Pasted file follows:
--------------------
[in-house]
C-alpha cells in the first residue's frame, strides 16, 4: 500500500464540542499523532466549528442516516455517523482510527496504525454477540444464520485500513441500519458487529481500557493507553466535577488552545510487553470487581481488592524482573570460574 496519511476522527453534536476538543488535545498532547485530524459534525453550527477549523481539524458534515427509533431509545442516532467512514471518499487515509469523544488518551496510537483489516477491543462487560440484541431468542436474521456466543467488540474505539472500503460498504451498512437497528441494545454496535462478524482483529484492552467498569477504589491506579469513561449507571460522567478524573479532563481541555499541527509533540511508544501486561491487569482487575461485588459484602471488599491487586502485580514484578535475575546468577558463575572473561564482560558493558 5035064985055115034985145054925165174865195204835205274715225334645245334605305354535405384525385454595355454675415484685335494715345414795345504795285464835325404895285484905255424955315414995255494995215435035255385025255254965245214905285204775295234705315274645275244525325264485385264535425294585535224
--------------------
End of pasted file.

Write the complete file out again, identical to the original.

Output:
[in-house]
C-alpha cells in the first residue's frame, strides 16, 4: 500500500464540542499523532466549528442516516455517523482510527496504525454477540444464520485500513441500519458487529481500557493507553466535577488552545510487553470487581481488592524482573570460574 496519511476522527453534536476538543488535545498532547485530524459534525453550527477549523481539524458534515427509533431509545442516532467512514471518499487515509469523544488518551496510537483489516477491543462487560440484541431468542436474521456466543467488540474505539472500503460498504451498512437497528441494545454496535462478524482483529484492552467498569477504589491506579469513561449507571460522567478524573479532563481541555499541527509533540511508544501486561491487569482487575461485588459484602471488599491487586502485580514484578535475575546468577558463575572473561564482560558493558 5035064985055115034985145054925165174865195204835205274715225334645245334605305354535405384525385454595355454675415484685335494715345414795345504795285464835325404895285484905255424955315414995255494995215435035255385025255254965245214905285204775295234705315274645275244525325264485385264535425294585535224